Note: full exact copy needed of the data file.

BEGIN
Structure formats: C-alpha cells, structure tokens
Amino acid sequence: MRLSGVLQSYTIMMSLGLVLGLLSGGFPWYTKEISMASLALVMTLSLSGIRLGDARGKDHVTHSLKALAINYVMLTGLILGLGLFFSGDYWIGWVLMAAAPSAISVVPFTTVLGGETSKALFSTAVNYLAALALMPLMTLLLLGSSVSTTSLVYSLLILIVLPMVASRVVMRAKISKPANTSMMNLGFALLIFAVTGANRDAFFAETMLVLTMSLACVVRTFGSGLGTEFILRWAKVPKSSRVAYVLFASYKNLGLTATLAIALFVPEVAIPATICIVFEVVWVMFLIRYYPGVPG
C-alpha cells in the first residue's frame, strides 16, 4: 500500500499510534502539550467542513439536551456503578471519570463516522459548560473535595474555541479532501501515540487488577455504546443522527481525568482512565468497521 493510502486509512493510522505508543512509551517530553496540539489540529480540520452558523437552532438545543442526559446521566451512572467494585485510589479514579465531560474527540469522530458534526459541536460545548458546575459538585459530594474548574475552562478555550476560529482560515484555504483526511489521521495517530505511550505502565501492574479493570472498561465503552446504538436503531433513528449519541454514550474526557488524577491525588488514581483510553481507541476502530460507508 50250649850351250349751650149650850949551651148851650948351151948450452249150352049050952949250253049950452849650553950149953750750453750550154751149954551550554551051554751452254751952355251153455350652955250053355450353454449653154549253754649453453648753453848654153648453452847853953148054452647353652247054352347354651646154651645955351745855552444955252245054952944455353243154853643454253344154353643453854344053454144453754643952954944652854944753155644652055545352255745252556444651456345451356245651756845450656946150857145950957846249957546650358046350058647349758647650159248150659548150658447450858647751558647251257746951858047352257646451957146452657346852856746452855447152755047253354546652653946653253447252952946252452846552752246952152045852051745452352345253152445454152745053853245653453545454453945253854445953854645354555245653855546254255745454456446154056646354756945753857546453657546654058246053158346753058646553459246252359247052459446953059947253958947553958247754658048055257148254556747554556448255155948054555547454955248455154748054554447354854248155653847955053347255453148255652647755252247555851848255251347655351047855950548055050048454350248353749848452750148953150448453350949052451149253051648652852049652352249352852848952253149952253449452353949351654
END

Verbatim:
Structure formats: C-alpha cells, structure tokens
Amino acid sequence: MRLSGVLQSYTIMMSLGLVLGLLSGGFPWYTKEISMASLALVMTLSLSGIRLGDARGKDHVTHSLKALAINYVMLTGLILGLGLFFSGDYWIGWVLMAAAPSAISVVPFTTVLGGETSKALFSTAVNYLAALALMPLMTLLLLGSSVSTTSLVYSLLILIVLPMVASRVVMRAKISKPANTSMMNLGFALLIFAVTGANRDAFFAETMLVLTMSLACVVRTFGSGLGTEFILRWAKVPKSSRVAYVLFASYKNLGLTATLAIALFVPEVAIPATICIVFEVVWVMFLIRYYPGVPG
C-alpha cells in the first residue's frame, strides 16, 4: 500500500499510534502539550467542513439536551456503578471519570463516522459548560473535595474555541479532501501515540487488577455504546443522527481525568482512565468497521 493510502486509512493510522505508543512509551517530553496540539489540529480540520452558523437552532438545543442526559446521566451512572467494585485510589479514579465531560474527540469522530458534526459541536460545548458546575459538585459530594474548574475552562478555550476560529482560515484555504483526511489521521495517530505511550505502565501492574479493570472498561465503552446504538436503531433513528449519541454514550474526557488524577491525588488514581483510553481507541476502530460507508 50250649850351250349751650149650850949551651148851650948351151948450452249150352049050952949250253049950452849650553950149953750750453750550154751149954551550554551051554751452254751952355251153455350652955250053355450353454449653154549253754649453453648753453848654153648453452847853953148054452647353652247054352347354651646154651645955351745855552444955252245054952944455353243154853643454253344154353643453854344053454144453754643952954944652854944753155644652055545352255745252556444651456345451356245651756845450656946150857145950957846249957546650358046350058647349758647650159248150659548150658447450858647751558647251257746951858047352257646451957146452657346852856746452855447152755047253354546652653946653253447252952946252452846552752246952152045852051745452352345253152445454152745053853245653453545454453945253854445953854645354555245653855546254255745454456446154056646354756945753857546453657546654058246053158346753058646553459246252359247052459446953059947253958947553958247754658048055257148254556747554556448255155948054555547454955248455154748054554447354854248155653847955053347255453148255652647755252247555851848255251347655351047855950548055050048454350248353749848452750148953150448453350949052451149253051648652852049652352249352852848952253149952253449452353949351654